3 Surprising Ways Being Opinionated Benefits Your Career
Every good story has a point of view. Most of the time, it’s implied — like in Ex Machina. But occasionally, it is explicitly stated — like in Last Man Standing. Either way, the perspective behind a story has a massive impact on how the story is understood by the audience. The same can be said about your personal brand.
Not convinced? Here are three reasons why you should express your point of view:
1. BEING OPINIONATED MAKES YOU VISIBLE
All marketers strive to achieve brand awareness. Realize this goal by making your opinions known.
Newsflash: Expressing a unique opinion is one of the easiest ways to get noticed by current and future employers!
Larry Kim, founder of Wordstream and MobileMonkey, and Vala Afshar, Chief Digital Evangelist at Salesforce, are two great examples of marketers harnessing the power of perspective online. Both men have built a strong following on Twitter using a combination of research-backed insights and thought leadership. Check out these tweets for inspiration:
Your opinions can help you get noticed offline, too. Next time you’re in a strategy meeting, speak up. By sharing your perspective on what tactics should be used (and why), it becomes more likely that one of those ideas will actually be implemented.
2. YOUR OPINIONS DIFFERENTIATE YOU FROM YOUR PEERS
Smart marketers position their brands in contrast to their competitors. Make your personal brand memorable by stating your perspective on key issues.
Think about how many experiences you have in common with your peers: If you’re a marketer, perhaps you have a degree in business, marketing, or communications. You spent four years at college. You completed two 4-month internships with reputable brands. Now you’re working full-time as a marketing associate.
Next time you apply for a job, what is going to set you apart from every other entry-level marketer in the nation? I’ll give you a hint: It’s not your CGPA. It’s what all those experiences have taught you.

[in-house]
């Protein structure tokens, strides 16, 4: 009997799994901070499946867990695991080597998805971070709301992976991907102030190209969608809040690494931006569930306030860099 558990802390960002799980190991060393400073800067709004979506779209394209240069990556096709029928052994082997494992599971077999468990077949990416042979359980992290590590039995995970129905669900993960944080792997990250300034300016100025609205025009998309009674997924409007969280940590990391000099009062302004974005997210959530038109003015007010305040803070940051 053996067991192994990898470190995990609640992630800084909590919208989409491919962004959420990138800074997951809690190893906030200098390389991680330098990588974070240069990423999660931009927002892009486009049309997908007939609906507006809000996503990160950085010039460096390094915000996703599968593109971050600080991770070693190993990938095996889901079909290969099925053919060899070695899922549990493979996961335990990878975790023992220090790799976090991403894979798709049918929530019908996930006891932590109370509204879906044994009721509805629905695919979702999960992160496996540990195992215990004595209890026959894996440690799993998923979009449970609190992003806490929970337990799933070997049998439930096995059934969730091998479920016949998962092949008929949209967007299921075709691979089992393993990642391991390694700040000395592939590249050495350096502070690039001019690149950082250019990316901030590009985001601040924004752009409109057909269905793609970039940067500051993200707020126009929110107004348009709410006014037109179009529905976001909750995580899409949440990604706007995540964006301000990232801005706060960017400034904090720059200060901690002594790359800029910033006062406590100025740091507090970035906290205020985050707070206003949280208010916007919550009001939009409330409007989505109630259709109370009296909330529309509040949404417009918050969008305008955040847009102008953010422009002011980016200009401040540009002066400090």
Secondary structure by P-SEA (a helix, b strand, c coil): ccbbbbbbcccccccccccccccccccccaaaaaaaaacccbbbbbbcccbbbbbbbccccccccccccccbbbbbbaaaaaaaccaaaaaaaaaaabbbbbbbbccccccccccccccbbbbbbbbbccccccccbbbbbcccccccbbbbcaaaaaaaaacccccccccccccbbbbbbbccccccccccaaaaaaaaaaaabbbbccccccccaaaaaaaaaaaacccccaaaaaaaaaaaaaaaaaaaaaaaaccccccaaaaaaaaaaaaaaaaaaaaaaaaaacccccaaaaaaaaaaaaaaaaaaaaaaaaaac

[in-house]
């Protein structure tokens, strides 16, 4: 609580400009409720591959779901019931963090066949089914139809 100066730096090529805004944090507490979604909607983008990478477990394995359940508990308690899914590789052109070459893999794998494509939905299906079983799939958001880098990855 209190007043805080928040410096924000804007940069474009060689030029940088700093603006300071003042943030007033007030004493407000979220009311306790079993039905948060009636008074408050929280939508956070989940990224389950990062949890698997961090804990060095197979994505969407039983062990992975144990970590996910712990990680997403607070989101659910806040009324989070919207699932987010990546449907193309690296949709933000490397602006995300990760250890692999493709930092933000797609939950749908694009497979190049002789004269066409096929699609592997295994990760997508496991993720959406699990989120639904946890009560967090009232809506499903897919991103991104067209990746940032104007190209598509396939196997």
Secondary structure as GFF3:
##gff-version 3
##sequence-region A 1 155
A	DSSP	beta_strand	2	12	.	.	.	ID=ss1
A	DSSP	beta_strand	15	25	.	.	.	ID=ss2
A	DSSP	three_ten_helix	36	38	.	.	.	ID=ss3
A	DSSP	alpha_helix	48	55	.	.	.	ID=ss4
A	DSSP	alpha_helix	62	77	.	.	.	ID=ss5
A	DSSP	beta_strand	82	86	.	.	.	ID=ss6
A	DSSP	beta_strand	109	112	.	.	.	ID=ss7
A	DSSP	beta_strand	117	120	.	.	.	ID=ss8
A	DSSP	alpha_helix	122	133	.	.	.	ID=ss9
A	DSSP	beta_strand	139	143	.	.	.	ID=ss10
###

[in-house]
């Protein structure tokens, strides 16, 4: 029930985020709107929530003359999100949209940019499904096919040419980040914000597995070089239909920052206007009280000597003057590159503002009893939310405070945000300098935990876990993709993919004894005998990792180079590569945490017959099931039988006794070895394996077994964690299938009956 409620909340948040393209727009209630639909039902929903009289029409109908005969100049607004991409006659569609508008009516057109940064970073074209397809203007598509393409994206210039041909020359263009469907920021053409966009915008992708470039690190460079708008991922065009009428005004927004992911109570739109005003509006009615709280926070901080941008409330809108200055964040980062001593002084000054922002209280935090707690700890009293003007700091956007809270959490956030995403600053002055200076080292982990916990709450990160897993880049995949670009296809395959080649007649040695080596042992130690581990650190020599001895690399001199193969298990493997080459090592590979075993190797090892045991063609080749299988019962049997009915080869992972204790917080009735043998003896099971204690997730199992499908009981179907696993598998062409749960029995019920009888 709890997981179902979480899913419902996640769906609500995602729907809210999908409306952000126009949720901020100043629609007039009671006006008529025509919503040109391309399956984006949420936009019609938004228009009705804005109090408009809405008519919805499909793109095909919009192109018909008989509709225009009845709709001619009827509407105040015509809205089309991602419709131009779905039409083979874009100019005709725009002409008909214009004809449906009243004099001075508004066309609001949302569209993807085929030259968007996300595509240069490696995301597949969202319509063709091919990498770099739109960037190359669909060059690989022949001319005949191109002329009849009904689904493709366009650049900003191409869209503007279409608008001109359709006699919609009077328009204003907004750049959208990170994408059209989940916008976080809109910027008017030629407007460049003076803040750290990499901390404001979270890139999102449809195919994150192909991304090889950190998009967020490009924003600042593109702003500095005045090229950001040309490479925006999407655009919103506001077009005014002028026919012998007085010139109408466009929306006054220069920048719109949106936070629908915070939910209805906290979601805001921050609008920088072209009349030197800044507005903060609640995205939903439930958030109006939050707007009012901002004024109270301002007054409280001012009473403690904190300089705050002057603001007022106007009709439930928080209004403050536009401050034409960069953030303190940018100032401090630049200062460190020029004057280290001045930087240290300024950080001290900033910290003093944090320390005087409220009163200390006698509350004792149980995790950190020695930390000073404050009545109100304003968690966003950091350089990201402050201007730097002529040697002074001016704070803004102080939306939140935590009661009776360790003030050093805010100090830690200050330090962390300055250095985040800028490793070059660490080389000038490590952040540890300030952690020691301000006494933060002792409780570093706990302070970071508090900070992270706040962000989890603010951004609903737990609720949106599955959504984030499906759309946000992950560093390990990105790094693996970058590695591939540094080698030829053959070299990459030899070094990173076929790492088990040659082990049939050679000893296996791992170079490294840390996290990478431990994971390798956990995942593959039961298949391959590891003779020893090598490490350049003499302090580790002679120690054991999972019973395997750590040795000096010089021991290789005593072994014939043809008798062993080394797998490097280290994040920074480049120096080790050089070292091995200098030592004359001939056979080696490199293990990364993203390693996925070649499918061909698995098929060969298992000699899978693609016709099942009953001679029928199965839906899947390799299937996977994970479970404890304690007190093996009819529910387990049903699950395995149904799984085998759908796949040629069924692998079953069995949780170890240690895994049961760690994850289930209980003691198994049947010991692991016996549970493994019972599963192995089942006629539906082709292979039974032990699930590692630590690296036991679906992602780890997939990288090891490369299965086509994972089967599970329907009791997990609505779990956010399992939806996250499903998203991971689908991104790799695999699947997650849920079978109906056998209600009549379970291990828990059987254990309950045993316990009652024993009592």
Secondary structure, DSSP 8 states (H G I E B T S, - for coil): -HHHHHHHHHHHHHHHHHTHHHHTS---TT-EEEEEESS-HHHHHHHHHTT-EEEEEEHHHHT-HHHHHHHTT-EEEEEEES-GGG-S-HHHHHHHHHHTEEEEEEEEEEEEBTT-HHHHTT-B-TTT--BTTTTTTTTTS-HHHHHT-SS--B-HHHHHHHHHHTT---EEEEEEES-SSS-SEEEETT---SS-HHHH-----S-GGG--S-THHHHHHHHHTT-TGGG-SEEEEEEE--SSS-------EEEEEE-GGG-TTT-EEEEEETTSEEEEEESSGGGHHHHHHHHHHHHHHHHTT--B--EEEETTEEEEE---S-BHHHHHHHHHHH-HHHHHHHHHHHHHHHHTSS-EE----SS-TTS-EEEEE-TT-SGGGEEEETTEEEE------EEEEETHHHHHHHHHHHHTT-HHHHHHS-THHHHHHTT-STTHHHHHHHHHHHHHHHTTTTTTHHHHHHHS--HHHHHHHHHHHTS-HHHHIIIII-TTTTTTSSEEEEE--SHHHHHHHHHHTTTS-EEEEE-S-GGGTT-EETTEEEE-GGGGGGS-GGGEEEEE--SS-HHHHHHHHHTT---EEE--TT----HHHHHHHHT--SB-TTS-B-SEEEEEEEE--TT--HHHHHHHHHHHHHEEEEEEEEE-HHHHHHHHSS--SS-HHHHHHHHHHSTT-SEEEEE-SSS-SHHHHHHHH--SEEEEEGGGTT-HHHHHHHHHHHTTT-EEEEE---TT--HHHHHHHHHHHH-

You have a choice: Either say something that makes you memorable — or be forgotten. It’s a pretty easy choice, isn’t it?
Consider this example: Emily and Erica both applied to the marketing manager position at Company X. They have both been invited for an interview. After describing current procedures, the hiring manager asks each candidate how they would improve customer retention. Erica hums and ha’s — failing to give a concrete answer. (Yes, this really does happen.)
When asked the same question, Emily says she would send a handwritten thank you note to customers after each transaction. She explains that, in the age of information, customers are overwhelmed by digital communications — but are impressed by the extra effort that goes into handwritten notes. “It makes customers feel special,” she concludes.
Who would you rather hire?
3. HAVING AN OPINION REVEALS YOUR EXPERTISE
Successful marketers understand the importance of brand credibility. Gain the trust of your audience by demonstrating expertise in your field.
It’s hard to have an opinion about something you know nothing about. Using this same logic, one could argue that you must understand something before you can have an opinion about it.
If you’re just starting out, looking to make a leap from one career specialization to another, or want to be considered for an upcoming promotion, openly demonstrating your expertise is a must.
One way to accomplish this goal is by expressing your opinions about key issues. In doing so, you’ll build the credibility of your personal brand — and gain the trust of your target audience as a result.
#ProTip: Chime in on your industry’s hottest debates.
Content marketers love to debate the relative merits of short-form vs. long-form content. Should we frequently publish short-form content in an effort to get noticed? Or should we invest in developing long-form content that educates prospects?
Every industry has issues (just like this one) that never seem to get resolved. This as an opportunity for you to make an impression: Research the issue, craft an opinion, and tell anyone who will listen.
If you’re concerned about the amount of work it will take you to research every contentious issue in your industry, don’t worry. Harvard Business Review contributor Dorie Clark recommends building a following around just one distinctive idea. Use her free stand out self-assessment workbook to get started.